A young girl is traveling to London to find work. Arriving at the station, she meets a man who has been stabbed by a member of a gang of crooks involved with greyhound racing. She becomes a...
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A young girl is traveling to London to find work. Arriving at the station, she meets a man who has been stabbed by a member of a gang of crooks involved with greyhound racing. She becomes a suspect but flees the scene in order to deliver a message to the dead man's brother. She is protected from the police by a night club entertainer, who she learns is the man she is seeking. Written by
Les Adams <firstname.lastname@example.org>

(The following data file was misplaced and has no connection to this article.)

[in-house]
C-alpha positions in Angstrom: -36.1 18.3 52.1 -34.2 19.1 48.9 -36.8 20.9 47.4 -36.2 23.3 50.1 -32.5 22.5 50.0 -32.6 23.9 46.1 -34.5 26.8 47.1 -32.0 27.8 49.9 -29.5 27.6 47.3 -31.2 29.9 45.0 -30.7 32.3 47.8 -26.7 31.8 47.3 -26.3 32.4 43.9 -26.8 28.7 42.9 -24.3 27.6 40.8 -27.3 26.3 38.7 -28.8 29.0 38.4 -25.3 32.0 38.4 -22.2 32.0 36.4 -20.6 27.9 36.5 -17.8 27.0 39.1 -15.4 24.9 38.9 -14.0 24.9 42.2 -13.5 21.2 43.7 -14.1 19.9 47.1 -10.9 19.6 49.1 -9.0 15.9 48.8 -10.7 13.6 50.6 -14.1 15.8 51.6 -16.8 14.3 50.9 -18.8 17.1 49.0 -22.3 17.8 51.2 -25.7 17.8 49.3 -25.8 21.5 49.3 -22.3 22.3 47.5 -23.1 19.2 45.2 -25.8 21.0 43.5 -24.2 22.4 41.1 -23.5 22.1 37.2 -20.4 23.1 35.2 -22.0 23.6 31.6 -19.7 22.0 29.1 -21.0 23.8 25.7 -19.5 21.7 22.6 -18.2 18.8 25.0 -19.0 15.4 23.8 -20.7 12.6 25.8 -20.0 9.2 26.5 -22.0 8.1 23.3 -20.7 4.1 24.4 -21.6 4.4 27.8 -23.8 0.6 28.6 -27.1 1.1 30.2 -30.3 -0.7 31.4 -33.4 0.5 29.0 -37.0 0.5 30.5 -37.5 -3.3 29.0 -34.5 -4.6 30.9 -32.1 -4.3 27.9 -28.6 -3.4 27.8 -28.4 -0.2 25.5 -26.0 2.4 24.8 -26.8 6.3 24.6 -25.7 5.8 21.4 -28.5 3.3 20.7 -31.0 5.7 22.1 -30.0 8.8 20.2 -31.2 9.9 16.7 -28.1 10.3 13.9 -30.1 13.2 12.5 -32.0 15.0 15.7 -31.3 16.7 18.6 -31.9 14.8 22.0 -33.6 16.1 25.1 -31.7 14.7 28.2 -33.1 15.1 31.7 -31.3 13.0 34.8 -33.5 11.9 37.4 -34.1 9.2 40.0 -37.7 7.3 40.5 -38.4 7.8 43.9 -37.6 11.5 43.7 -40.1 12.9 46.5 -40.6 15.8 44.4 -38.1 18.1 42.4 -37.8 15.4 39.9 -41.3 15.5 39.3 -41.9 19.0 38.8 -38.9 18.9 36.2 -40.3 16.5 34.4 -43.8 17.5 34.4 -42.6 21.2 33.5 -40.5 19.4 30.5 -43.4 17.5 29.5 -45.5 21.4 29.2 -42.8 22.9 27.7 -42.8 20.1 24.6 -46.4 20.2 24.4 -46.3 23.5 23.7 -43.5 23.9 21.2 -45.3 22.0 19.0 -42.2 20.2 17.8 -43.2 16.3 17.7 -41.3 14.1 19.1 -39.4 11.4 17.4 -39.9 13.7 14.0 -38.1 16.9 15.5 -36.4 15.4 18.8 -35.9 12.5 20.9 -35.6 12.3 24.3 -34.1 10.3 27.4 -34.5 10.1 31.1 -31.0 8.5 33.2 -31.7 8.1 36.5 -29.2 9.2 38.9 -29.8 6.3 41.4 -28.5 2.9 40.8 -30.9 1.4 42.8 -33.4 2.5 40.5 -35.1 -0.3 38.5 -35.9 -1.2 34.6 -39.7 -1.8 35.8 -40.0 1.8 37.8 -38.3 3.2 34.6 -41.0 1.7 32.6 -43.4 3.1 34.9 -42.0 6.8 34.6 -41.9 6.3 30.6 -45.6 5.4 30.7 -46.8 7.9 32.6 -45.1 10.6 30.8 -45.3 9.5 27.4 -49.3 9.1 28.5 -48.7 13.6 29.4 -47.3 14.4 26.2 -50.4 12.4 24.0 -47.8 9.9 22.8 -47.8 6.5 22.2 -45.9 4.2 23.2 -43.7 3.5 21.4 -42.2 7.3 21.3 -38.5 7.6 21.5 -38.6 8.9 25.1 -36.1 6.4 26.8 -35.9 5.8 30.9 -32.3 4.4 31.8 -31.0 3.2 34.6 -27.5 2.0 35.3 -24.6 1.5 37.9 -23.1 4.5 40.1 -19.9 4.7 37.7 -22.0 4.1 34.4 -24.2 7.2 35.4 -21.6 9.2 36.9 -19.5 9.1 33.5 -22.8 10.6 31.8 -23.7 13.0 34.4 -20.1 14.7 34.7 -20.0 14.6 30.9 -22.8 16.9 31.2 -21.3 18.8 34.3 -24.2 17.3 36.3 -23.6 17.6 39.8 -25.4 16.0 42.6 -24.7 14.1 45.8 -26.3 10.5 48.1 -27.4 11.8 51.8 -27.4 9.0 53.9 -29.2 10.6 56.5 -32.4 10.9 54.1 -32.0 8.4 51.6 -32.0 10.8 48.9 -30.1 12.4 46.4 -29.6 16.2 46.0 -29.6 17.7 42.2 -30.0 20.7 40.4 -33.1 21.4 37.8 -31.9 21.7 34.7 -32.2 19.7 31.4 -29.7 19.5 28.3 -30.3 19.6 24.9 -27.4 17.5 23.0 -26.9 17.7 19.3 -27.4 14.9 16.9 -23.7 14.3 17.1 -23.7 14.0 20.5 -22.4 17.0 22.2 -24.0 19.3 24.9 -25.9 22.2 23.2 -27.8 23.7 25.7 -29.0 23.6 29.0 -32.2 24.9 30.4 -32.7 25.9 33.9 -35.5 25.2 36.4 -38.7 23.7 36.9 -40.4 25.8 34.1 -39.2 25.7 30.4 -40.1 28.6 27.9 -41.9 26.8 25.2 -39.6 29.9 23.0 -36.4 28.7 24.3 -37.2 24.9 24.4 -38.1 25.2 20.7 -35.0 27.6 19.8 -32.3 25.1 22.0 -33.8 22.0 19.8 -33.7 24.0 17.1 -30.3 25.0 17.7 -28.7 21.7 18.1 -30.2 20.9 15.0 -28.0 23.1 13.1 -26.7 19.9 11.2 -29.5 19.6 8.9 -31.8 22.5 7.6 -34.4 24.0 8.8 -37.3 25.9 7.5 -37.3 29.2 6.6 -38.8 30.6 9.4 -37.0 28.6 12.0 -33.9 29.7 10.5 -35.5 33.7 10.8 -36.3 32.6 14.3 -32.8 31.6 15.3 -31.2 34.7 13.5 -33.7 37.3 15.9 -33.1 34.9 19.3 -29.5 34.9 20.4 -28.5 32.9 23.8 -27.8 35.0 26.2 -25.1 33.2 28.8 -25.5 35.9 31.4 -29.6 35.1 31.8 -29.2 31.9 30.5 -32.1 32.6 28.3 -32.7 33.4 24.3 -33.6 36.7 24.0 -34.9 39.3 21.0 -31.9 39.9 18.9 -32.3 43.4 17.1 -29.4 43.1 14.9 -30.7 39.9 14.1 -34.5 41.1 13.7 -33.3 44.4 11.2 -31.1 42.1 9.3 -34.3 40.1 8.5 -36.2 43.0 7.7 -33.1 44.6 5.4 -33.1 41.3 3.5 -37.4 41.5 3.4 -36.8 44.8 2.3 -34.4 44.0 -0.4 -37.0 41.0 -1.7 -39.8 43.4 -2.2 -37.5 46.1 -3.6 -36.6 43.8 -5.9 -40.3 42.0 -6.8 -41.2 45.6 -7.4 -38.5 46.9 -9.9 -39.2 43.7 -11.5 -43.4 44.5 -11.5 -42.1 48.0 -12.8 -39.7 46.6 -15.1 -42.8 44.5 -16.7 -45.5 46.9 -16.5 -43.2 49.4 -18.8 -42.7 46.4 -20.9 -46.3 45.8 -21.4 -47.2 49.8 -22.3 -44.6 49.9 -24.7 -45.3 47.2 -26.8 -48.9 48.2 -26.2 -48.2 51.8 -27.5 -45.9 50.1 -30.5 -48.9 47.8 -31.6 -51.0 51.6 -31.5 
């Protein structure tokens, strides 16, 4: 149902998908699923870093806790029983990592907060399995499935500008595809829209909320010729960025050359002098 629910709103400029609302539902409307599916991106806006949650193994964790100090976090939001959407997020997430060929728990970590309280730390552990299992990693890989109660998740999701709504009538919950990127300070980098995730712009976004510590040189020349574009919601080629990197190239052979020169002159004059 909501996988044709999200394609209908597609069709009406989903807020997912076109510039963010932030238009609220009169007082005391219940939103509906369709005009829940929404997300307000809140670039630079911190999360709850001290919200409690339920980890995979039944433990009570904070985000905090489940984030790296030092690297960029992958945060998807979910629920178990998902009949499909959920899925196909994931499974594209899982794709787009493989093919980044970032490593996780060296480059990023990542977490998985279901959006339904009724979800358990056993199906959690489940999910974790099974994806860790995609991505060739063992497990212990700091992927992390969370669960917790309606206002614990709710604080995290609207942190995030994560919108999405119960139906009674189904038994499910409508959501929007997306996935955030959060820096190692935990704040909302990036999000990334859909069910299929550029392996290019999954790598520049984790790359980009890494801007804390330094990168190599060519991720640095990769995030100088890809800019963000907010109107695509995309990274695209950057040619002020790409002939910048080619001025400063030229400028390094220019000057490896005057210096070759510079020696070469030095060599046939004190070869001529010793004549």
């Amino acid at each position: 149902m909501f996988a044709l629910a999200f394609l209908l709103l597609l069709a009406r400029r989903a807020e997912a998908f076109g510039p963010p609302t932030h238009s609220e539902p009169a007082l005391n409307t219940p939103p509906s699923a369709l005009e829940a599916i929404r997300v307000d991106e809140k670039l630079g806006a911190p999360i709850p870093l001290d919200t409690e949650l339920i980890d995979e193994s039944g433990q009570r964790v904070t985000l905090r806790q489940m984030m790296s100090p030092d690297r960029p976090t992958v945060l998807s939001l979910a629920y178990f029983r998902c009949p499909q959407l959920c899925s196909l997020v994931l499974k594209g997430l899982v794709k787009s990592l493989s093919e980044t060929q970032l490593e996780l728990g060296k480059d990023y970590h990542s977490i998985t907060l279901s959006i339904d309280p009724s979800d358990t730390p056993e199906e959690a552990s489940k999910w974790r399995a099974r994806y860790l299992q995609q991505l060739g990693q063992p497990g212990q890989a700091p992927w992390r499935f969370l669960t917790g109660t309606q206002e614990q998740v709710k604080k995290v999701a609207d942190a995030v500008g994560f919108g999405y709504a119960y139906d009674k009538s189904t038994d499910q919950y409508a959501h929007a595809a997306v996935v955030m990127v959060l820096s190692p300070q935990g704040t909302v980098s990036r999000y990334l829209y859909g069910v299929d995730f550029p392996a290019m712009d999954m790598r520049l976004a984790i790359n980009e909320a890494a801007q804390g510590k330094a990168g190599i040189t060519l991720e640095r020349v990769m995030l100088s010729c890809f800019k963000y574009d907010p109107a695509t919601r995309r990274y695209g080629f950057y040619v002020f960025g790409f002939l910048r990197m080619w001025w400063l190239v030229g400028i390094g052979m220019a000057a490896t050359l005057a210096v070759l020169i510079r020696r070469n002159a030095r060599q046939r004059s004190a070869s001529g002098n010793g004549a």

This is a real mixed bag of a film, which could have been a lot better if the screenplay had been kept more taut and tense. The basis of Graham Greene's novel is certainly there, as are some of the characterisations with Rene Ray as wide-eyed innocent in the big city, and Robert Newton playing a low-key role to good effect. There's even TV's Fabian of the Yard, Bruce Seton, playing a gangster. The one major cuckoo in the nest is John Mills, who is quite hopelessly miscast in the lead role. He comes across as a watered down, British version of James Cagney! In a long and distinguished film career, this is probably his most forgettable performance. The changes in his accent are pretty hilarious, and some of the dialogue phony, to say the least. On the plus side, the photography is impressive, in that an atmosphere of the dingy side of the city is invoked, and the gangsters look suitably menacing. And, it could be said to be a forerunner of the later film noir series from the USA. Unfortunately, as other reviewers have pointed out, it is too talky with not enough action, and could have been a lot better given the talent at its disposal.
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